In the lead up to the battle, Sugar Ray told the press he had no intention of showing Duran any more respect than he had shown Pete Ranzany or Andy Price, opponents who had suffered the full wrath of Leonard’s blistering attack and were battered into submission in short order. “Flat footed,” Ray declared when asked how he would box the man who, without question, represented the most powerful and formidable opponent of his career to date, “I will not run.” And as early as the first round it was evident he was a man of his word as he caught a charging Duran with a flush left hook before spinning away and then, to everyone’s astonishment, came forward, looking to trade. Before the end of the round, that sequence had repeated itself.
But if the champion held his own in the face of Roberto’s attack in round one, in the second Duran showed why Leonard’s tactical choice was perhaps not the wisest one. With Duran pressing and both fighters looking to land big shots, the challenger surprised Ray with a quick follow-up left hand that almost knocked him off his feet and forced him to hold. Leonard did not appear seriously hurt but the punch signaled that it was Duran who had the momentum, a fact borne out by the challenger dominating the action in the next two rounds as he continually forced Ray to the ropes and unloaded heavy shots.
But Leonard, staying off the ropes and finding room to let his quicker hands go, took round five and near its end he dug in some painful-looking body blows before willingly going toe-to-toe with Roberto and, to the surprise of many, getting the better of the exchange. In the sixth he dictated terms behind his left hand, beating Roberto to the punch and forcing the Panamanian to respect his hook. Round seven saw Duran attempt to reassert himself as he pinned Ray to the ropes again, but this time Leonard, who was getting off first, spun his tormentor and for the first time it was Roberto’s back to the ropes. A series of brutal exchanges ensued with Duran landing the more punishing blows, including some vicious inside uppercuts.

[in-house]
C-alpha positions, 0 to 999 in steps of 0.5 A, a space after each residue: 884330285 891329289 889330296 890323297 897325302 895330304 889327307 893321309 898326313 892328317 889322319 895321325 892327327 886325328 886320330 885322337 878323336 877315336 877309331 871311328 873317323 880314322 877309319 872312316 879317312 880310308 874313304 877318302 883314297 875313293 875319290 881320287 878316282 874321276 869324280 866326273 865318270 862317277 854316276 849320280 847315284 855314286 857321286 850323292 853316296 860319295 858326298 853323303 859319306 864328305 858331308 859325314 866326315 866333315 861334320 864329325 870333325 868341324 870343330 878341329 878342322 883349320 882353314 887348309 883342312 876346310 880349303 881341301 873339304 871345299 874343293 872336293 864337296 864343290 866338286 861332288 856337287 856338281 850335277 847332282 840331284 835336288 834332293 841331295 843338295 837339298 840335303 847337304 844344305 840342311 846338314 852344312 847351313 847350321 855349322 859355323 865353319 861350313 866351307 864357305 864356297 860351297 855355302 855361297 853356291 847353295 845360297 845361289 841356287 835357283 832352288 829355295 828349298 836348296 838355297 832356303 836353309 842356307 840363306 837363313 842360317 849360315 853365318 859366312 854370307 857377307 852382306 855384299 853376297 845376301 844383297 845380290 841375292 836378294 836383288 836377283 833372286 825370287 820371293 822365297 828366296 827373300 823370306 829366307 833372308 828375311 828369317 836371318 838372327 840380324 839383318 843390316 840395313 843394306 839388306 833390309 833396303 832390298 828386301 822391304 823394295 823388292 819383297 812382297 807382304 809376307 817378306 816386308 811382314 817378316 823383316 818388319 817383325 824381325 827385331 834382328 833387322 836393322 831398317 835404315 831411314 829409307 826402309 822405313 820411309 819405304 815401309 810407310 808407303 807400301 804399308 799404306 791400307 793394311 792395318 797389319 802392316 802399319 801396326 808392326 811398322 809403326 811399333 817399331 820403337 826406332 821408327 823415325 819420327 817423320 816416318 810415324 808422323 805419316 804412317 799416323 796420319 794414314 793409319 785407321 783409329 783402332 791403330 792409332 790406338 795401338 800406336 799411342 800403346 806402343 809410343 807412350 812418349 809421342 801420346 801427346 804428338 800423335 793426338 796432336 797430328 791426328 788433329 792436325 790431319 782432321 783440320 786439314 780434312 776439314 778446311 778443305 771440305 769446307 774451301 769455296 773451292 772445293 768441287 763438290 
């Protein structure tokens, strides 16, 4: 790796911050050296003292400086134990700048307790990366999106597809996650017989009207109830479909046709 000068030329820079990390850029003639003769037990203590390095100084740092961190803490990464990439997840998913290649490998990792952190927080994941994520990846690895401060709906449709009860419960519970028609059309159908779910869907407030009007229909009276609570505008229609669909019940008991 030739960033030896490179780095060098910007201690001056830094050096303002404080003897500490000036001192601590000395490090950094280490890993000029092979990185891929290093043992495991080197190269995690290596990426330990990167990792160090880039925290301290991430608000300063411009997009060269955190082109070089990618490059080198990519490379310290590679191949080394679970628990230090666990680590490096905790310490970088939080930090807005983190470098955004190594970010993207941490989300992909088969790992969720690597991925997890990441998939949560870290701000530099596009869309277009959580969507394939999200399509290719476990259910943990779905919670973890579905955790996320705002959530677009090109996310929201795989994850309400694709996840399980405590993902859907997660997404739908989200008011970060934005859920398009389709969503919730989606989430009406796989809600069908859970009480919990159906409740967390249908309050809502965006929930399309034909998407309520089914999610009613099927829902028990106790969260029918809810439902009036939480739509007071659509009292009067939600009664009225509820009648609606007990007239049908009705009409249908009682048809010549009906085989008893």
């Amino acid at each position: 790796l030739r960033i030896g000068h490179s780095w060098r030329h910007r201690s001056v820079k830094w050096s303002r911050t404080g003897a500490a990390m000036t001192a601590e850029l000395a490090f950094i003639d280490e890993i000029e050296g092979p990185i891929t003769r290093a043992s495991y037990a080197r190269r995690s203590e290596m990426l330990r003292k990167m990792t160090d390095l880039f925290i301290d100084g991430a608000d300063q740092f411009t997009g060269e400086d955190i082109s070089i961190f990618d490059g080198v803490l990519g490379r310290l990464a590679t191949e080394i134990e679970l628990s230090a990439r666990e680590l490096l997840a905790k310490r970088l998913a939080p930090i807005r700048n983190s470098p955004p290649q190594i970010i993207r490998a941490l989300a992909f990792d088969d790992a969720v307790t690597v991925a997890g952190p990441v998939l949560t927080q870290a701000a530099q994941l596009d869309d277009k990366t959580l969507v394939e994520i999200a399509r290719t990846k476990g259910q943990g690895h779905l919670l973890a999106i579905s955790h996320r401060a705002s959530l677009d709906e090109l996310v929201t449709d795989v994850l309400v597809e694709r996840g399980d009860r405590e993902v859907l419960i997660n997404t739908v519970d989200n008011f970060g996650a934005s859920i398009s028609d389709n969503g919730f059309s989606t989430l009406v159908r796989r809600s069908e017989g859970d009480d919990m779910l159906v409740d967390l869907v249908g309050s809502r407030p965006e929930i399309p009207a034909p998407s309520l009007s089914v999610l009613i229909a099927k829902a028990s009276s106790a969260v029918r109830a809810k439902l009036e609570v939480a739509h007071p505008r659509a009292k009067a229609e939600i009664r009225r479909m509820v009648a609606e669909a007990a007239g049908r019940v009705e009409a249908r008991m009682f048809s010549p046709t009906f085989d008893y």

It was Leonard’s turn to score with hard uppercuts in round eight, one of which knocked Roberto back on his heels and suddenly it was the champion stalking Duran from ring center. Leonard stayed off the ropes and his quicker hands allowed him to control the action before the round ended with a furious exchange, both men landing. In the ninth Duran maintained the frenetic pace, crowding Leonard, and then a clash of heads opened up a cut above Ray’s right eye and the wound appeared to bother the champion. Again, the round concluded with a ferocious exchange.
In the tenth, the action returned to the middle of the ring where Leonard stunned Roberto with a left hook, but seconds later Duran landed a perfectly-timed overhand right. Demonstrating extraordinary conditioning, the challenger continued to apply unrelenting pressure, forcing Leonard to give ground again and again, but at the end of the round the champion rebounded with a series of sharp blows.
The bout had already seen ten rounds of intense action but round eleven was nothing short of extraordinary as both warriors stayed on the inside and took turns firing flurries of punches. Once again Duran, the relentless bull, forced Ray to the ropes and kept him there by sheer physical strength before Leonard spun him around, but Roberto then deftly spun him back and continued to hold the upper hand, forcing the champion into his own corner and outworking him. Near round’s end Leonard tried to steal it with a series of flurries but the challenger replied with an onslaught of his own and the cleaner blows were from Roberto.
Round twelve might have been scored for either man as both had their moments, and while it was one of the less eventful rounds in this amazing war it would have constituted three minutes of fervent action in almost any other fight. Round thirteen saw Duran coming forward with renewed urgency as a vicious left hand snapped back Leonard’s head and once again the champion showed his chin was not to be questioned. A minute later, another hook from Roberto connected audibly but Leonard took the shot and fired back. A right hand lead from Duran landed flush but incredibly Leonard replied with two rights of his own before maneuvering Roberto to the ropes, but then Duran forced the champion to once again give ground. The last thirty seconds saw a non-stop, toe-to-toe exchange with Duran landing big left hooks before Ray answered back with his own heavy artillery.